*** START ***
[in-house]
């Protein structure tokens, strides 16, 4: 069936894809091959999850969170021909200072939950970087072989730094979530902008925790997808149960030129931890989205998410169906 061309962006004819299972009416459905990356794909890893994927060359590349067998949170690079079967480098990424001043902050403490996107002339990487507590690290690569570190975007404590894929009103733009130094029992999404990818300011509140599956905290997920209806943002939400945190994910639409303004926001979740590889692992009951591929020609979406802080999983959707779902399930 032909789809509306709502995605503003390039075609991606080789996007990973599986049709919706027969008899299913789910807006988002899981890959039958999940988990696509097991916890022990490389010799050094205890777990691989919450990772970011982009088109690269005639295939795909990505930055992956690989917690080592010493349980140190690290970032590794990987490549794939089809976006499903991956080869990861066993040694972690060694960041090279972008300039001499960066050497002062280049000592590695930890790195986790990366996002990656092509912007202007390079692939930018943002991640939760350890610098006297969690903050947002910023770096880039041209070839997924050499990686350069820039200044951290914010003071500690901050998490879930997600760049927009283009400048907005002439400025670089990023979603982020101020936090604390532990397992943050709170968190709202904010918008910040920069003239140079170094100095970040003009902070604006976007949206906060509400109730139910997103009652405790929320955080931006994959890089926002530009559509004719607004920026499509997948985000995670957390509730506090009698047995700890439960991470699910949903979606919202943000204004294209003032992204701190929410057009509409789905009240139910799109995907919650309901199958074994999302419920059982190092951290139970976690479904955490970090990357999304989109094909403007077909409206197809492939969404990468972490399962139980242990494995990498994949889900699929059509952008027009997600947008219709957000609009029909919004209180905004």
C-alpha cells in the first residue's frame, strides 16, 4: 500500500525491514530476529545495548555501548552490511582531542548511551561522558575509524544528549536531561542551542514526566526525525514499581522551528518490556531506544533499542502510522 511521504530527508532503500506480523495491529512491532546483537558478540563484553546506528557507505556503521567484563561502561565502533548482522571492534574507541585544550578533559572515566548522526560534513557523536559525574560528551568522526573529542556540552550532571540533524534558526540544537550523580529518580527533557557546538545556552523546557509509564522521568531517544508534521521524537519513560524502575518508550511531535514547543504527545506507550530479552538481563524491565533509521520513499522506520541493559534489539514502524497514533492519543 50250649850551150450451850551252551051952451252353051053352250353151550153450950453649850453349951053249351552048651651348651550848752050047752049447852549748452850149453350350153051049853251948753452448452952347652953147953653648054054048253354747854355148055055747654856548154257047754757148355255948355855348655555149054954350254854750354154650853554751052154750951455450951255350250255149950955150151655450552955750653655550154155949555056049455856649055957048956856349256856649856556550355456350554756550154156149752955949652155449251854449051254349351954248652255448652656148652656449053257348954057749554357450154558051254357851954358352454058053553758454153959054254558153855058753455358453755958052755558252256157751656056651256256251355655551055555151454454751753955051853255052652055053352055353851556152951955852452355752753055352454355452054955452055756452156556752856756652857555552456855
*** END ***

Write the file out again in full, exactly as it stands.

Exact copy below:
[in-house]
């Protein structure tokens, strides 16, 4: 069936894809091959999850969170021909200072939950970087072989730094979530902008925790997808149960030129931890989205998410169906 061309962006004819299972009416459905990356794909890893994927060359590349067998949170690079079967480098990424001043902050403490996107002339990487507590690290690569570190975007404590894929009103733009130094029992999404990818300011509140599956905290997920209806943002939400945190994910639409303004926001979740590889692992009951591929020609979406802080999983959707779902399930 032909789809509306709502995605503003390039075609991606080789996007990973599986049709919706027969008899299913789910807006988002899981890959039958999940988990696509097991916890022990490389010799050094205890777990691989919450990772970011982009088109690269005639295939795909990505930055992956690989917690080592010493349980140190690290970032590794990987490549794939089809976006499903991956080869990861066993040694972690060694960041090279972008300039001499960066050497002062280049000592590695930890790195986790990366996002990656092509912007202007390079692939930018943002991640939760350890610098006297969690903050947002910023770096880039041209070839997924050499990686350069820039200044951290914010003071500690901050998490879930997600760049927009283009400048907005002439400025670089990023979603982020101020936090604390532990397992943050709170968190709202904010918008910040920069003239140079170094100095970040003009902070604006976007949206906060509400109730139910997103009652405790929320955080931006994959890089926002530009559509004719607004920026499509997948985000995670957390509730506090009698047995700890439960991470699910949903979606919202943000204004294209003032992204701190929410057009509409789905009240139910799109995907919650309901199958074994999302419920059982190092951290139970976690479904955490970090990357999304989109094909403007077909409206197809492939969404990468972490399962139980242990494995990498994949889900699929059509952008027009997600947008219709957000609009029909919004209180905004």
C-alpha cells in the first residue's frame, strides 16, 4: 500500500525491514530476529545495548555501548552490511582531542548511551561522558575509524544528549536531561542551542514526566526525525514499581522551528518490556531506544533499542502510522 511521504530527508532503500506480523495491529512491532546483537558478540563484553546506528557507505556503521567484563561502561565502533548482522571492534574507541585544550578533559572515566548522526560534513557523536559525574560528551568522526573529542556540552550532571540533524534558526540544537550523580529518580527533557557546538545556552523546557509509564522521568531517544508534521521524537519513560524502575518508550511531535514547543504527545506507550530479552538481563524491565533509521520513499522506520541493559534489539514502524497514533492519543 50250649850551150450451850551252551051952451252353051053352250353151550153450950453649850453349951053249351552048651651348651550848752050047752049447852549748452850149453350350153051049853251948753452448452952347652953147953653648054054048253354747854355148055055747654856548154257047754757148355255948355855348655555149054954350254854750354154650853554751052154750951455450951255350250255149950955150151655450552955750653655550154155949555056049455856649055957048956856349256856649856556550355456350554756550154156149752955949652155449251854449051254349351954248652255448652656148652656449053257348954057749554357450154558051254357851954358352454058053553758454153959054254558153855058753455358453755958052755558252256157751656056651256256251355655551055555151454454751753955051853255052652055053352055353851556152951955852452355752753055352454355452054955452055756452156556752856756652857555552456855